Wednesday, September 9, 2015

The Psychoanalyst's Goal?

Lacan's formula of the four discourses thus enables us to deploy the two faces of modernity (total administration and capitalist-individualist dynamics) as two ways to undermine the master's discourse: doubt about the efficiency of the master-figure (what Eric Santner called the "crisis of investiture") can be supplemented by the direct rule of the experts legitimized by their knowledge, or the excess of doubt, of permanent questioning, can be directly integrated into social reproduction. Finally, the analyst's discourse stands for the emergence of revolution-ary-emancipatory subjectivity that resolves the split of university and hysteria. In it, the revolutionary agent - a - addresses the subject from the position of knowledge that occupies the place of truth (i.e., which intervenes at the "symptomal torsion" of the subject's constellation), and the goal is to isolate, get rid of, the master signifier that structured the subject's (ideologico-political) unconscious.

Or does it? Jacques-Alain Miller has recently proposed that today the master's discourse is no longer the "obverse" of the analyst's discourse. [1] Today, on the contrary, our "civilization" itself-its hegemonic symbolic matrix, as it were-fits the formula of the analyst's discourse. The agent of the social link is today a, surplus enjoyment, the superego injunction to enjoy that permeates our discourse; this injunction addresses $ (the divided subject) who is put to work in order to live up to this injunction. The truth of this social link is S2, scientific-expert knowledge in its different guises, and the goal is to generate S1, the self-mastery of the subject, that is, to enable the subject to cope with the stress of the call to enjoyment (through self-help manuals, etc.). Provocative as this notion is, it raises a series of questions. If it is true, in what, then, resides the difference between the discursive functioning of civilization as such and the psychoanalytic social link? Miller resorts here to a suspicious solution: in our civilization, the four terms are kept apart, isolated; each operates on its own, while only in psychoanalysis are they brought together into a coherent link: "in civilization, each of the four terms remains disjoined... it is only in psychoanalysis, in pure psychoanalysis, that these elements are arranged into a discourse."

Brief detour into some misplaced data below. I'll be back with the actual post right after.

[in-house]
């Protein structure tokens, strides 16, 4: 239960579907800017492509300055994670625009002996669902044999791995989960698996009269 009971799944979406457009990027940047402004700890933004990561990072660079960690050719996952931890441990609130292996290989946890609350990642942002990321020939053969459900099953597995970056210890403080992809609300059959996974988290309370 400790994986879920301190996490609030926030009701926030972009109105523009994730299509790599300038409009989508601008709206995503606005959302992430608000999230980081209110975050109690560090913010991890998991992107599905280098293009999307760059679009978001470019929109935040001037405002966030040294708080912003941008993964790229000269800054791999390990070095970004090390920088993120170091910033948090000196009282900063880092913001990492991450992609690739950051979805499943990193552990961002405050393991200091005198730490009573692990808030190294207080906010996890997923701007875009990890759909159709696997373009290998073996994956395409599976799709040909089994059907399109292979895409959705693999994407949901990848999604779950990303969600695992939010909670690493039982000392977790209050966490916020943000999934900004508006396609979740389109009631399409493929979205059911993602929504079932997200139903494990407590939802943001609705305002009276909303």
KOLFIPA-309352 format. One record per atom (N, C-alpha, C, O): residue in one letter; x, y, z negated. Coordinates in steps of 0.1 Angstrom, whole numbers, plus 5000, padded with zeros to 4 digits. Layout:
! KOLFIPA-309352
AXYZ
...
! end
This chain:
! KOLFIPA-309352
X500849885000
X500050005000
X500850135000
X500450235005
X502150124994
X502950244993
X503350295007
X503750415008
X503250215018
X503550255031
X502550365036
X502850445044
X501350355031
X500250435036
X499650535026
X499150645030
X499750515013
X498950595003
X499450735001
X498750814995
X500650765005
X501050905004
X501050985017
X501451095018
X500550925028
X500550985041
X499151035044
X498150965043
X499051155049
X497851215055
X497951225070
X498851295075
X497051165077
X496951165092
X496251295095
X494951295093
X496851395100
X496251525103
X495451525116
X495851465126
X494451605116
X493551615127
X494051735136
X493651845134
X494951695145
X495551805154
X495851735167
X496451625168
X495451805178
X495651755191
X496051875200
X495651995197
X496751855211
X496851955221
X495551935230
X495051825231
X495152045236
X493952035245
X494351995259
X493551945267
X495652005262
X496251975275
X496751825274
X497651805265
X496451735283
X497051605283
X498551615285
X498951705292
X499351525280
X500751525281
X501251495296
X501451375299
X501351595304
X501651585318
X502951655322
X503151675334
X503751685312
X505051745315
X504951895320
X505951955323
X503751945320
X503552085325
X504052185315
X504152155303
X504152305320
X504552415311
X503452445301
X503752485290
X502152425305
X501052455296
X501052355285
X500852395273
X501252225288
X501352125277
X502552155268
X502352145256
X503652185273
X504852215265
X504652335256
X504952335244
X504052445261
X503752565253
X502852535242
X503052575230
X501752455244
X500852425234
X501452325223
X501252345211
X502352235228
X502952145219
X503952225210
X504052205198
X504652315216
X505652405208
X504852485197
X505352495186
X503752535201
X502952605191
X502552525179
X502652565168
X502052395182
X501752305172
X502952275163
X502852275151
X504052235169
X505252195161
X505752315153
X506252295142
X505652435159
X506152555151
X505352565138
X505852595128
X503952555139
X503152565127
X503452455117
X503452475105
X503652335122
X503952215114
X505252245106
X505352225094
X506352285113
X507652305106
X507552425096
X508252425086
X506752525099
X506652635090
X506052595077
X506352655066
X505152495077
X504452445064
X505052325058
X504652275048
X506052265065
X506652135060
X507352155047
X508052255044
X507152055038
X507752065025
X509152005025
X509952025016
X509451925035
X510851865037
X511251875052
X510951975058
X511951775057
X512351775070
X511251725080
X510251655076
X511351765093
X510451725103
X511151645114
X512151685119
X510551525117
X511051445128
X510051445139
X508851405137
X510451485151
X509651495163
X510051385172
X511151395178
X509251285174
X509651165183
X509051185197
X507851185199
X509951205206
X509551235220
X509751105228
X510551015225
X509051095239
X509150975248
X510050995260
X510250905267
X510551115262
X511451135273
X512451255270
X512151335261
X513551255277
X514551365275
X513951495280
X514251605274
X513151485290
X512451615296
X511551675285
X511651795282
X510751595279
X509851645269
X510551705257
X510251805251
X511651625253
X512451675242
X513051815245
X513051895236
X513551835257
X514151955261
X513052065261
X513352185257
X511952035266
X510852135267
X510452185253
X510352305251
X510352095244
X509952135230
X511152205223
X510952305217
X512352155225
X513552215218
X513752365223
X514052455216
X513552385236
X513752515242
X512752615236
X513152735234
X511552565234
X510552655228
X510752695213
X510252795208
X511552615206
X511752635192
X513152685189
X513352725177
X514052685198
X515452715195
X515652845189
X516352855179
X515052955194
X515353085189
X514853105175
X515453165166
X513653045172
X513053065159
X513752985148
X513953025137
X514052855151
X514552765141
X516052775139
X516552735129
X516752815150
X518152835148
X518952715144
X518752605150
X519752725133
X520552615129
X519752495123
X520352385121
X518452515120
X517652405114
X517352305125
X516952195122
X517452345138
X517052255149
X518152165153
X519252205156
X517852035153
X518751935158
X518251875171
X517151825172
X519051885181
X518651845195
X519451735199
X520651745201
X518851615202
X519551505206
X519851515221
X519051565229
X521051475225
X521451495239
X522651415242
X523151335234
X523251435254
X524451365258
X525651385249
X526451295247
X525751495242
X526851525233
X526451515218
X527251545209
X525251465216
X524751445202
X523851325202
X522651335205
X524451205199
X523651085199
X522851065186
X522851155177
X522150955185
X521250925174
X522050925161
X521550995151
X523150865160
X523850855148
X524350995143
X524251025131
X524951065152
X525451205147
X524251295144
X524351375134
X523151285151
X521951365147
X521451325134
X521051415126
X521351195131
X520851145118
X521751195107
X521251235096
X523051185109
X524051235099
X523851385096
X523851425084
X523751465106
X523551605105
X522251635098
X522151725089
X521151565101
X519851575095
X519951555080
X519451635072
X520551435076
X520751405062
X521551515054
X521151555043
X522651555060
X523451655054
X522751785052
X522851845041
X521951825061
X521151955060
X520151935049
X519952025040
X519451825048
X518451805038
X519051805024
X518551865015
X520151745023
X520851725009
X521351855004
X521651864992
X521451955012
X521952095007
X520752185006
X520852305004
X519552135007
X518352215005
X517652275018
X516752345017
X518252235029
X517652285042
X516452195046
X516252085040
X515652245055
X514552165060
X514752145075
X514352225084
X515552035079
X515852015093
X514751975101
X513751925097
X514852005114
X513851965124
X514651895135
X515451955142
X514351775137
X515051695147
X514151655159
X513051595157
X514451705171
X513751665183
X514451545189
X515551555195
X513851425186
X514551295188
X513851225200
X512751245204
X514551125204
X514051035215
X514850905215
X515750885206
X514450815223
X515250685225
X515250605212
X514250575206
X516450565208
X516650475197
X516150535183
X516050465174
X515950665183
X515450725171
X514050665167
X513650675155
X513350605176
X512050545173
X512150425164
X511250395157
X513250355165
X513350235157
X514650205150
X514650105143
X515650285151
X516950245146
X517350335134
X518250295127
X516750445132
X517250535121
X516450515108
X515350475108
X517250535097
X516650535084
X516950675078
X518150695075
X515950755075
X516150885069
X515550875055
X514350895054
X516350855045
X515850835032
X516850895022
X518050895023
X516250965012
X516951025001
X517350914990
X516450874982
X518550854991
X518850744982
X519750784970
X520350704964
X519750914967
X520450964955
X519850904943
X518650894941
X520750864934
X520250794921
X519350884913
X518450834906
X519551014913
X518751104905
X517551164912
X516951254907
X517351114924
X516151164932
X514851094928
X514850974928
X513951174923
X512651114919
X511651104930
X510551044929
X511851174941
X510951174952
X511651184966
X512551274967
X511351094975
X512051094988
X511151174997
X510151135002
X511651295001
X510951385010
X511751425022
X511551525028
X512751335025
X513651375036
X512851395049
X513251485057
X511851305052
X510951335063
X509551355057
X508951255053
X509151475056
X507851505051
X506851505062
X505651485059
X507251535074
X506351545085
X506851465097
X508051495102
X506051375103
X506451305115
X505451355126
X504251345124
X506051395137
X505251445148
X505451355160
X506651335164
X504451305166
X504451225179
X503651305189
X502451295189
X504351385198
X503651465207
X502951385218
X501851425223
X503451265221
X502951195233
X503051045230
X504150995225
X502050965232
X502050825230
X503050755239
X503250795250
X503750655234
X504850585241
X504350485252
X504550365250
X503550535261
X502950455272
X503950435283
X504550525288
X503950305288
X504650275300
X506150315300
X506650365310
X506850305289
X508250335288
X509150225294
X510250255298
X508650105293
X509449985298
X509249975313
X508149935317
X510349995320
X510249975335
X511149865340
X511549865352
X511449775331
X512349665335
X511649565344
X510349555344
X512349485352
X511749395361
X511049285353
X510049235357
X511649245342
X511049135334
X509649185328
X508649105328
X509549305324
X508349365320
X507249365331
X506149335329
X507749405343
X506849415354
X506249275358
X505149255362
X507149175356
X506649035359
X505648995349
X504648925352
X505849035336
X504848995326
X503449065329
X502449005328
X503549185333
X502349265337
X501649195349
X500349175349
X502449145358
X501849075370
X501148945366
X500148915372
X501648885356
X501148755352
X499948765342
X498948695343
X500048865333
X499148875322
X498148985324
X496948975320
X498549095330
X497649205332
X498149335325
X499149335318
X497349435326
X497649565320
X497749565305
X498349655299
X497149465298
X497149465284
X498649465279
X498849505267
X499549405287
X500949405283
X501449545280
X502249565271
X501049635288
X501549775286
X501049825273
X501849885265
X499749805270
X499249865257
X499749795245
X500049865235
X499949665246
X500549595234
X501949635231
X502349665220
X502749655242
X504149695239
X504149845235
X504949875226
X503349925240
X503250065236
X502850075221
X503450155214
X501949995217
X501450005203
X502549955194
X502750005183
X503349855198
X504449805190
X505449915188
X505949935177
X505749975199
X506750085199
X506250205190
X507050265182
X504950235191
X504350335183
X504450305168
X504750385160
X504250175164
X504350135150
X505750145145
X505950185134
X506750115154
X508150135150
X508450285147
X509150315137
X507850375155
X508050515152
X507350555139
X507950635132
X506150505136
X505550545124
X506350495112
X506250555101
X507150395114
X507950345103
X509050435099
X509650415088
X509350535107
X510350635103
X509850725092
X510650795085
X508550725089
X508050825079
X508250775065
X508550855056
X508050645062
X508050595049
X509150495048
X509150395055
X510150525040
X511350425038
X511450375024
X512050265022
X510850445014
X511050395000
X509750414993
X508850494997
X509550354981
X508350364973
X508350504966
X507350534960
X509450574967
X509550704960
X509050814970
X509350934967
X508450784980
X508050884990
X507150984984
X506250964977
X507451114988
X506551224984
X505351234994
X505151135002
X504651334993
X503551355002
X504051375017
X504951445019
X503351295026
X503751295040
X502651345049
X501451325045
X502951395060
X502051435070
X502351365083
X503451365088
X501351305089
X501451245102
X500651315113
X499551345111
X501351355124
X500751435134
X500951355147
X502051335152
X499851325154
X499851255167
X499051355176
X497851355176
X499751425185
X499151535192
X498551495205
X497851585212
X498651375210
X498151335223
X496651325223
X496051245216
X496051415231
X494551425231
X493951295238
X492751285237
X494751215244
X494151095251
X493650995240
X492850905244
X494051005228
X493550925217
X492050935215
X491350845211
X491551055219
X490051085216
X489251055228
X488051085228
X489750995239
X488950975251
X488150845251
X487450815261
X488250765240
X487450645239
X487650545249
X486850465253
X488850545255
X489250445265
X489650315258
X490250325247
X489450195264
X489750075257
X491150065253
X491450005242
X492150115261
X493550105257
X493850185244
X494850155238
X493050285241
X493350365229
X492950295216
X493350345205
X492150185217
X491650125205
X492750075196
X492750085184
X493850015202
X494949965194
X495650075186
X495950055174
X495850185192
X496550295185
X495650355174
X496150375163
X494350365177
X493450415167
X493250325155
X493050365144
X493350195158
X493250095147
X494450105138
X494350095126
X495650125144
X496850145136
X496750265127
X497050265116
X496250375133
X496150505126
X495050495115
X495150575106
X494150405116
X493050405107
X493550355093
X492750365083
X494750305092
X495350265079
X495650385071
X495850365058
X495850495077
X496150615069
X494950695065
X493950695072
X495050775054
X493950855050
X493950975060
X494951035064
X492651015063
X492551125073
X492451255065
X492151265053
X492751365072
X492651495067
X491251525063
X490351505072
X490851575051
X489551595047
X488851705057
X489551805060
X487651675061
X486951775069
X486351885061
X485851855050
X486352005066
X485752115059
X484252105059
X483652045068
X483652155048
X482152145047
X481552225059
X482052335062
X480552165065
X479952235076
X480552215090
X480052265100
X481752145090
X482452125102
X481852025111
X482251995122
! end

[1] Miller, Jacques-Alain, "La passe: Conférence de Jacques-Alain Miller." paper presented at the fourth Congrès de l'AMP, Comandatuba - Bahia, Brazil, August 9-12, 2004.
Slavoj Zizek, "Jacques Lacan's Four Discourses"

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